Jill told me to go ahead at footbridge, she had to clean her own feet and would catch me. She's a killer climber, so I knew she'd catch me in no time. Here's where I began to worry about time. The cutoff to Dry Fork was 3:00. We had 13 miles and (I think) a little under 5 hours to get there. But I told Jill I wanted to get there at 2:00. I really wanted a cushion between cut-off's. I would have been more comfortable with a 1:00 cushion, but that shit was not happening. 3 miles an hour, that's all we have to do, Jill said. It was runnable. We could do this, but I'll be damn if I believed that, as I started to unravel coming up the long dirt road to the aid station. I can't even guess how much I ate in this stretch and how many salts. I was peeing every 10-15 minutes. Jill carried Gu Brew, an electrolyte water in a bottle for me. I was drinking a lot, but it was going right trough me. I said something to Jill; that nothing I was putting in was giving me a second wind or an ounce of energy. Was I in a hole, depleated? Was I burning it too fast? Both? Jill would have me run for 30 seconds then walk. Then she'd have me run for 10 seconds then walk. I started to grab my head, yelling at myself, that this was just temporary. Figure it out, just run! I was yelling at myelf. I was saying everything hurts, but it won't last long, suck it up, just go faster! I couldn't entertain the thought of failing, the thought of telling my daughters I couldn't dig deep enough. But, I didn't even know what the hell that meant at that moment. I choked up and asked Jill if we were going to make it to the finish. I was unraveling. I had no idea what time it was or even if I made it to Dry Creek by 3:00 if I could run another 18+ to the finish. I asked Jill to just tell me what to do, what and when to eat and drink. I couldn't make decisions. I asked her to think for me. When we got to the last little push up to the aid station. She said 10 minutes. She said 10 minutes to the top. Then you have 10 minutes in the aid station and you're out.
Holy shit, we made it. And, it was only 2:10 (i believe) I sat down. Jill wrapped me in a blanket, and dumped my drop bag. A rainbow of Gels and a red bull. I put on my hat. "You have to eat something, I don't care what it is". I ate bacon and a Perfect bar. I drank a red bull, Jill filled my water. "Go, Ill catch you". It was 2:20 and I was ready to take on the next stretch.
Friends. A friends face is so amazing. I hadn't seen Betsy or Jen since yesterday at mile 13 where my girl posse crewed me. They were running the 50 mile race. It started this morning at 5:00am, at the top of Jaws. I thought often how they were faring in the mud. As I was heading out of Dry Fork, I ran right in to Betsy coming in. "Hi friend!" Betsy yelled. We hugged, and I said, "I've got to go right now, catch me!"
Jill came up from behind a mile or 2 later with a... wait for it...Mcdonalds Cheesburger. She wanted to peel the cheese off, but I said, Jill would you rather me have calories now or diarrhea later:) She walked behind awhile longer. My friend who had been taking care of me, literally thinking for me, was depleted herself. She needed to eat and get herself back. She caught me on the last little climb, of course she did:) We ran the rocky downhill for what seemed like forever. It hurt. The shoes I changed into were minimal. Everything hurt, but we were close..we were approaching single digit miles. Just when I thought we were smooth sailing with 6 miles to go...."Natalie, can you run any faster?" "umm..yeah?" "ok, do it, I'm worried you're not going to make it" Wait, what?? So, my internal compass and inability to do math after mile 20 bamboozled me once again. We still had 3 miles to the aid station. So, 9 or 10? more miles, not 6. So, I ran. I ran faster to that aid station than I had all day. I was passing people that also started running. A kid came up behind me running. "Your pacer told me I needed to run or I wouldn't make it!" haha, Jill, always looking out for people :) We got to the road. I knew the road was 6 miles to the finish. But, the aid station volunteer told me it was only 5. I wondered at that moment if it would be inappropriate to kiss this man. It's amazing how much 1 mile made a difference in my mood at that moment. It was about 4:00. I had 2 hours to go 5 miles on flat dirt road. Even if i walked the whole way, I knew I'd make the cut-off. Jill met up with me at the last aid station, Homestretch . I had a pink freezie pop. We ran over the bridge, we ran down the sidewalk, turned left, a short jaunt down some grass, boom. Finished. 33:17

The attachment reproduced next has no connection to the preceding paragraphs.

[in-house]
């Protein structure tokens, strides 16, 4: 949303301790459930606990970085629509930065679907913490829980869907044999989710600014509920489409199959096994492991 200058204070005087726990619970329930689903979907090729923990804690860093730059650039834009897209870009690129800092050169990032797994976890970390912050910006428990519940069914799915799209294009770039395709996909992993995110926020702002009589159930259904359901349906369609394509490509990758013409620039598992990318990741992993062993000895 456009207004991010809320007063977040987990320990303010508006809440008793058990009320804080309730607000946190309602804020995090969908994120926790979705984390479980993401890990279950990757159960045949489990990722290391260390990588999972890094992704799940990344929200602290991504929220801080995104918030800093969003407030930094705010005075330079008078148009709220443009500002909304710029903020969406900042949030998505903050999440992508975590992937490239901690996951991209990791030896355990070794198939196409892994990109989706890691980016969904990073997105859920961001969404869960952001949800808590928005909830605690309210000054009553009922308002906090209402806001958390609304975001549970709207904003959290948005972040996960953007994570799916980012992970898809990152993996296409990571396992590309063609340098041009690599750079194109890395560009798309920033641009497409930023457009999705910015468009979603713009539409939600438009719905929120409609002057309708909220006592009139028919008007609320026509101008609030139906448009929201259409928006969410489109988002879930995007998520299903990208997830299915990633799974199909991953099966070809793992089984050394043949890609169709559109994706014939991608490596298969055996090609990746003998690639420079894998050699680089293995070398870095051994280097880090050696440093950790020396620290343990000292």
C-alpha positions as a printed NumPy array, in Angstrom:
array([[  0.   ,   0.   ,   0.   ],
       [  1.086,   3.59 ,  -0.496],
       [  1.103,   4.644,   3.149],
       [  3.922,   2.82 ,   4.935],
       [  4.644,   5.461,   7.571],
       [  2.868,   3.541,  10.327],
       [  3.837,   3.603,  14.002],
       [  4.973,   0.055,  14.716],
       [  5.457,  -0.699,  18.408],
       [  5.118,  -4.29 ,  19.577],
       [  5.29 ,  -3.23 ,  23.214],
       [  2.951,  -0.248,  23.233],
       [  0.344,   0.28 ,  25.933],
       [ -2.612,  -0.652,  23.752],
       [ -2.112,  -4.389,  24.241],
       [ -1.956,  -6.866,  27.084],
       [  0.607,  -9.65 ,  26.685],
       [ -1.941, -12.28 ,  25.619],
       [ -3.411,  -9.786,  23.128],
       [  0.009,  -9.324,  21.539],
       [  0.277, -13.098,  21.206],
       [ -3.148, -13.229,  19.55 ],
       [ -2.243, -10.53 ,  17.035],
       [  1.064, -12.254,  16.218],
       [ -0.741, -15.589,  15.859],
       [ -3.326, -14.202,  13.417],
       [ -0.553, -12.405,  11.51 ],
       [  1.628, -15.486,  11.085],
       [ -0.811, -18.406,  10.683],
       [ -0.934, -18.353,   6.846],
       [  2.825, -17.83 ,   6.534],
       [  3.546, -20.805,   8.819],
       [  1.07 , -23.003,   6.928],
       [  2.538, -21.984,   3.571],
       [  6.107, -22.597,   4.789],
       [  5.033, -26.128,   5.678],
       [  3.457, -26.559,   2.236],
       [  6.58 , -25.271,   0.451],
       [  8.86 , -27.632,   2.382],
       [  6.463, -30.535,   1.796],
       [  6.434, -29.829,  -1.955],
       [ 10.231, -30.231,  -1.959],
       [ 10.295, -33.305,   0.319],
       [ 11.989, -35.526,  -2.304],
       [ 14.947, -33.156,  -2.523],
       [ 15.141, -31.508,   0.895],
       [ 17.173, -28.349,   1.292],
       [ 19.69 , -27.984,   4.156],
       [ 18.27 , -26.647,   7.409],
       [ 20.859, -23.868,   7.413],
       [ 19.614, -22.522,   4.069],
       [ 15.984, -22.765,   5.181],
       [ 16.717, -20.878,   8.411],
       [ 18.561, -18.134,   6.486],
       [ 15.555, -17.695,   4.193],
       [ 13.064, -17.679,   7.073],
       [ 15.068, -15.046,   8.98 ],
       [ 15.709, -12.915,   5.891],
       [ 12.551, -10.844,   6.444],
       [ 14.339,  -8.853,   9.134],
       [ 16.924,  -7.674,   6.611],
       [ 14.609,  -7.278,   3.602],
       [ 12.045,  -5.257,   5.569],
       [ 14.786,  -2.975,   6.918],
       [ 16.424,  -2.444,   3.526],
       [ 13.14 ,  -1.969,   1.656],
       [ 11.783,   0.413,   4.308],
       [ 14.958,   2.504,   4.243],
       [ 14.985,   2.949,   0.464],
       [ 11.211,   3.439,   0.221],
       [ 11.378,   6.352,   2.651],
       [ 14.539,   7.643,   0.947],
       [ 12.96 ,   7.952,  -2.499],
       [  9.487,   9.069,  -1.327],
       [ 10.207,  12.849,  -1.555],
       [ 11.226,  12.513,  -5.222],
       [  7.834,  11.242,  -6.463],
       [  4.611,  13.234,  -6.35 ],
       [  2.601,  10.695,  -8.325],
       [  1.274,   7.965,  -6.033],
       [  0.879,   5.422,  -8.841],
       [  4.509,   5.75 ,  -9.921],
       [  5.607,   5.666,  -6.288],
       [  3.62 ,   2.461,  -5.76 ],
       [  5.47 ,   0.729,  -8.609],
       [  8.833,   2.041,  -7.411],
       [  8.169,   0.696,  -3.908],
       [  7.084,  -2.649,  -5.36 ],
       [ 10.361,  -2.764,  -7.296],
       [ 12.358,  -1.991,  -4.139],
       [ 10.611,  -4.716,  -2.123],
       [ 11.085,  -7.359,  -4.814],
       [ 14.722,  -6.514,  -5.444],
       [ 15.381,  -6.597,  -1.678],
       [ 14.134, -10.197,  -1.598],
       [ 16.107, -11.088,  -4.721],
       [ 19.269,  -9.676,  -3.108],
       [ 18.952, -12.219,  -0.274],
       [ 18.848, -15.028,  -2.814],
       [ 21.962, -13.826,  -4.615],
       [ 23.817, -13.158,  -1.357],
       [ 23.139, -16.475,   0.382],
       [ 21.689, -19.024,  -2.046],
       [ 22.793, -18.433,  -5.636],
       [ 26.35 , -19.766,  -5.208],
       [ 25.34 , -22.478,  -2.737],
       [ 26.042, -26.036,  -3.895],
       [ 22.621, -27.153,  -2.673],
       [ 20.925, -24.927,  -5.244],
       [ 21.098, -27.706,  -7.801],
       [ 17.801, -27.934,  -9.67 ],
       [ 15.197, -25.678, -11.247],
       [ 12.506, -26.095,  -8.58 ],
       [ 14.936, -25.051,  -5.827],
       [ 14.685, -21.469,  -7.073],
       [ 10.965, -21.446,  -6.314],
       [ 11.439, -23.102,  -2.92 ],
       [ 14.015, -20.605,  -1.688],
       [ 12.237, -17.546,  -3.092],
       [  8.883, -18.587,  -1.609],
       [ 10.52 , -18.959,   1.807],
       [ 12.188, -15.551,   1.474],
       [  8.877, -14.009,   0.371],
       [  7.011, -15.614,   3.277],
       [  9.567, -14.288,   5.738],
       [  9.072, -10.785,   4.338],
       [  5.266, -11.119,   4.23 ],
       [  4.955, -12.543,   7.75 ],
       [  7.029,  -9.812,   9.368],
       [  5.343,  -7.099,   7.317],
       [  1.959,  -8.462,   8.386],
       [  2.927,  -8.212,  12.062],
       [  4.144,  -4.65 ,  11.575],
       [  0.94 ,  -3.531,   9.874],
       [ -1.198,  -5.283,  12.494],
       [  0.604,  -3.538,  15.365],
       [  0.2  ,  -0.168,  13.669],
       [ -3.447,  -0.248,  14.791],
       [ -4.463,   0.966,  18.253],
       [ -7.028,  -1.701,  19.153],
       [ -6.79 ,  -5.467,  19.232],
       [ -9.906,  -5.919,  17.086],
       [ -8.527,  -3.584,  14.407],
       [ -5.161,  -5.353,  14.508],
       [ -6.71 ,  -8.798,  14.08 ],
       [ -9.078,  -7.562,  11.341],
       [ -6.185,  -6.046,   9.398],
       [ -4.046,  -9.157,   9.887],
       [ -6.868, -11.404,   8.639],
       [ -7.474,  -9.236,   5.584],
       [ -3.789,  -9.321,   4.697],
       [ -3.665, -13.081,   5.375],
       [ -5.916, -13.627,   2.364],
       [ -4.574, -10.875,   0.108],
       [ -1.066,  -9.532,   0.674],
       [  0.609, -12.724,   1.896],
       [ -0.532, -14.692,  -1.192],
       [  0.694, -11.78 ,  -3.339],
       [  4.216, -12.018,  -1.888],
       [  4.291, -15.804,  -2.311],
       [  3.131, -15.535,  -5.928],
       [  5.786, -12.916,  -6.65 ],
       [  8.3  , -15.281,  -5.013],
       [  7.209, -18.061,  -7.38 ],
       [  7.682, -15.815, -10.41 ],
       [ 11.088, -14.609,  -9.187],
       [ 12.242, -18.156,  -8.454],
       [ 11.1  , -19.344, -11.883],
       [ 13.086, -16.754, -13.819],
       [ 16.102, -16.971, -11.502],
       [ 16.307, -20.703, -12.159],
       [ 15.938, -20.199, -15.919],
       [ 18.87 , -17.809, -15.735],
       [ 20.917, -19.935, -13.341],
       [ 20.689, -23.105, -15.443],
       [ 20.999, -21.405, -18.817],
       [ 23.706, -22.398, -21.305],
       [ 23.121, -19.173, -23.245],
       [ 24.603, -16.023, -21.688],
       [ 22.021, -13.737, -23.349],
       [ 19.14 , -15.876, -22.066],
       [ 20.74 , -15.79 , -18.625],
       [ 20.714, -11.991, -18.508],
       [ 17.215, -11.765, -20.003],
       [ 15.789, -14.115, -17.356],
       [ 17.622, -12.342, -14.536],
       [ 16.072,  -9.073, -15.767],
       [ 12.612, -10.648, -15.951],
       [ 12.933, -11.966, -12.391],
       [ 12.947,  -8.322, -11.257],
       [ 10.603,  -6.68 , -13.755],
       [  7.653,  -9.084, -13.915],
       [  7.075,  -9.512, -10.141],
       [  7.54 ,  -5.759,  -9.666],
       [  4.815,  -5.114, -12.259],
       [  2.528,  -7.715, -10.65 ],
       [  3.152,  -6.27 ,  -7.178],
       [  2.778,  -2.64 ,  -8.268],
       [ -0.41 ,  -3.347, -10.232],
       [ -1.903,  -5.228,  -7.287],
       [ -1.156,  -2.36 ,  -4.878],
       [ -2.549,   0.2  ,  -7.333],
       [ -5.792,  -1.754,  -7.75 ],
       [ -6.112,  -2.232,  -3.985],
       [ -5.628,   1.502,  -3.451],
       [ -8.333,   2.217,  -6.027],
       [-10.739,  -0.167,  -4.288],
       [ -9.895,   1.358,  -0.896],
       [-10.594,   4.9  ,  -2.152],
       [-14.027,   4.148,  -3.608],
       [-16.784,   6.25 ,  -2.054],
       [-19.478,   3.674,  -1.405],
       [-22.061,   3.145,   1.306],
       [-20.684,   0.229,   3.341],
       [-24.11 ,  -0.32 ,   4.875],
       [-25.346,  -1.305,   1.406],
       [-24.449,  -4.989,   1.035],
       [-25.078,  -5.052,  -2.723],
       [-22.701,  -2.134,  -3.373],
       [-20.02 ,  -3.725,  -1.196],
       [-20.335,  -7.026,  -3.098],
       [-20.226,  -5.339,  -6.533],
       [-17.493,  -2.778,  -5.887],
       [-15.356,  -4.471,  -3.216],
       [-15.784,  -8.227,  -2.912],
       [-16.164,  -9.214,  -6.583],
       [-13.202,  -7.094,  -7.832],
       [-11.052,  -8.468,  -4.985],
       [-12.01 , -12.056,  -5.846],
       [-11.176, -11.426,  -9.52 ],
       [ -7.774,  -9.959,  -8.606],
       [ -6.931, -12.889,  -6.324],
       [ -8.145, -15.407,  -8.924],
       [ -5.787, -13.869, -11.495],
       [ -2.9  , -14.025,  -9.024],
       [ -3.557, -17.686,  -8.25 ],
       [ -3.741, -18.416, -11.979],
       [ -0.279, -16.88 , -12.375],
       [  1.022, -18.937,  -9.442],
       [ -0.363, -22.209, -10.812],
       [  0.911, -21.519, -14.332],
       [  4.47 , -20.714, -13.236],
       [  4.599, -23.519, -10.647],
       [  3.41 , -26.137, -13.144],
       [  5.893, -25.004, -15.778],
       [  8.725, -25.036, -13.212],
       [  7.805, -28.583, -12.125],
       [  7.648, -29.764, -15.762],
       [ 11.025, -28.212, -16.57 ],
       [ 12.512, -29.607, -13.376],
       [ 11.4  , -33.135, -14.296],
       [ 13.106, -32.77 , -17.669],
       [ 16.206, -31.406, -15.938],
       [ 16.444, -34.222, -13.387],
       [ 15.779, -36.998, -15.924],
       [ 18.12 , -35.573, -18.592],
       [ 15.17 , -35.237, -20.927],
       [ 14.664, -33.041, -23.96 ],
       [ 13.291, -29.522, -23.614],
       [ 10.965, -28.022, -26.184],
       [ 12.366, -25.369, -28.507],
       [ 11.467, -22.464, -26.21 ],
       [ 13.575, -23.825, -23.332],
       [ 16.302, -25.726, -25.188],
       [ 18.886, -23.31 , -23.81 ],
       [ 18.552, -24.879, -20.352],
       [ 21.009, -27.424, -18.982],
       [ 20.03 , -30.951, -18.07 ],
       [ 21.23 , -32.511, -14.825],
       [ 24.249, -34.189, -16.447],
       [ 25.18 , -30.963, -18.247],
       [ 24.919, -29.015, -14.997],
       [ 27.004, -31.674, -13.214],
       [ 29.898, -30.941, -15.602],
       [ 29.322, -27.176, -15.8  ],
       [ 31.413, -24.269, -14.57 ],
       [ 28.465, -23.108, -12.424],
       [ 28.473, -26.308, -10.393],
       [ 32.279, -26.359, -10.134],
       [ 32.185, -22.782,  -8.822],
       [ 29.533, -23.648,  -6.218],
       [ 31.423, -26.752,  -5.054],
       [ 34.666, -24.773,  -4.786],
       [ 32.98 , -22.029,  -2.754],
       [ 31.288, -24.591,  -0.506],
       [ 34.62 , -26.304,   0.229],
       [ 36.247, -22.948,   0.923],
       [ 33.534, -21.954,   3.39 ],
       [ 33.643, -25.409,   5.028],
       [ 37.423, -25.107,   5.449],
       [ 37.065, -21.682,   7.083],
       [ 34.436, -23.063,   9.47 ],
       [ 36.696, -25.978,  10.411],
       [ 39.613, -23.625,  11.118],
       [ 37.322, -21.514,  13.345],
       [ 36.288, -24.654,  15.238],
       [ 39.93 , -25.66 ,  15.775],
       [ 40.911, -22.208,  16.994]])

Unfortunately, many people missed cut-offs or dropped seemingly due to the weather and mud. Even for a notoriously muddy course, apparently this much mud and for that long was atypical. I tend to do well in extreme situations. I am not speedy, I'm not an amazing climber, but I can endure and suffer.
Ohh, it felt so good to be done. I felt so freaking amazing and proud of myself. I felt so grateful to have such an amazing crew and support from my friends with me and family and friends afar. Scott has really become my ultra-running crew from home. No more griping about running for hours or gone for days, we've finally reached understanding and support.
We headed back early Sunday morning, Father's Day. This past week has been peaceful. A calm high of Bighorn 100. Next up is Speedgoat 50k and then the double 100 attempt in September Wasatch100 and the Bear 100. I can only hope they go as well for me as my time at Bighorn in the northern mountains of Wyoming.
This was pretty lengthy, thanks for reading :)